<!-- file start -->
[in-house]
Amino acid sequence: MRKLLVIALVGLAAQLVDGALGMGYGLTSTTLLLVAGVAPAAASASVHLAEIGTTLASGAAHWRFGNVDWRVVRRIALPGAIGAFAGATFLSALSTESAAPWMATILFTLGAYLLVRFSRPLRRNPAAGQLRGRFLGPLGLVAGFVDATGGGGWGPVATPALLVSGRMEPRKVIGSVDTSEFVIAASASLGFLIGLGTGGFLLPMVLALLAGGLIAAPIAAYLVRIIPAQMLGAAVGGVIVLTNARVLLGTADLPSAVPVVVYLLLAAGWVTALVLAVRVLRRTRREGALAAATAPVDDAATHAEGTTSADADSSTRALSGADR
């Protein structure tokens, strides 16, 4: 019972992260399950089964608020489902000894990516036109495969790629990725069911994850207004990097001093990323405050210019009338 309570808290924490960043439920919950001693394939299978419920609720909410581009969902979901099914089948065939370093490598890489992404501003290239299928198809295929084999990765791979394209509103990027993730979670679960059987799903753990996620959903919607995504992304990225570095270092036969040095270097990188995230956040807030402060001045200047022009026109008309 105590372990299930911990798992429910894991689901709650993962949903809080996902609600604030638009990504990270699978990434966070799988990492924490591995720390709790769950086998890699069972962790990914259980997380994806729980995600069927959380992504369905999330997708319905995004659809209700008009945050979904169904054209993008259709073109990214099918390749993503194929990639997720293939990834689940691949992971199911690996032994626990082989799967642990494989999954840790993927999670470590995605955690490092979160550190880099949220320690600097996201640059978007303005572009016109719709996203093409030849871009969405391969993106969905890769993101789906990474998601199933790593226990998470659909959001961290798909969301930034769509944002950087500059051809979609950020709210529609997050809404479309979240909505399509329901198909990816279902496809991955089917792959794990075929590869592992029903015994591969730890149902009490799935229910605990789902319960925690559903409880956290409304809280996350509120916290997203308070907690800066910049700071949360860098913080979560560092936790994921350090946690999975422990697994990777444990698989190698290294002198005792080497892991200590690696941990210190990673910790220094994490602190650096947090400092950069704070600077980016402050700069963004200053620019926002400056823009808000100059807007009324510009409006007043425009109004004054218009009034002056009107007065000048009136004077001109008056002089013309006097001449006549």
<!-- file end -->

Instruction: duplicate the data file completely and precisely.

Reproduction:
[in-house]
Amino acid sequence: MRKLLVIALVGLAAQLVDGALGMGYGLTSTTLLLVAGVAPAAASASVHLAEIGTTLASGAAHWRFGNVDWRVVRRIALPGAIGAFAGATFLSALSTESAAPWMATILFTLGAYLLVRFSRPLRRNPAAGQLRGRFLGPLGLVAGFVDATGGGGWGPVATPALLVSGRMEPRKVIGSVDTSEFVIAASASLGFLIGLGTGGFLLPMVLALLAGGLIAAPIAAYLVRIIPAQMLGAAVGGVIVLTNARVLLGTADLPSAVPVVVYLLLAAGWVTALVLAVRVLRRTRREGALAAATAPVDDAATHAEGTTSADADSSTRALSGADR
């Protein structure tokens, strides 16, 4: 019972992260399950089964608020489902000894990516036109495969790629990725069911994850207004990097001093990323405050210019009338 309570808290924490960043439920919950001693394939299978419920609720909410581009969902979901099914089948065939370093490598890489992404501003290239299928198809295929084999990765791979394209509103990027993730979670679960059987799903753990996620959903919607995504992304990225570095270092036969040095270097990188995230956040807030402060001045200047022009026109008309 105590372990299930911990798992429910894991689901709650993962949903809080996902609600604030638009990504990270699978990434966070799988990492924490591995720390709790769950086998890699069972962790990914259980997380994806729980995600069927959380992504369905999330997708319905995004659809209700008009945050979904169904054209993008259709073109990214099918390749993503194929990639997720293939990834689940691949992971199911690996032994626990082989799967642990494989999954840790993927999670470590995605955690490092979160550190880099949220320690600097996201640059978007303005572009016109719709996203093409030849871009969405391969993106969905890769993101789906990474998601199933790593226990998470659909959001961290798909969301930034769509944002950087500059051809979609950020709210529609997050809404479309979240909505399509329901198909990816279902496809991955089917792959794990075929590869592992029903015994591969730890149902009490799935229910605990789902319960925690559903409880956290409304809280996350509120916290997203308070907690800066910049700071949360860098913080979560560092936790994921350090946690999975422990697994990777444990698989190698290294002198005792080497892991200590690696941990210190990673910790220094994490602190650096947090400092950069704070600077980016402050700069963004200053620019926002400056823009808000100059807007009324510009409006007043425009109004004054218009009034002056009107007065000048009136004077001109008056002089013309006097001449006549």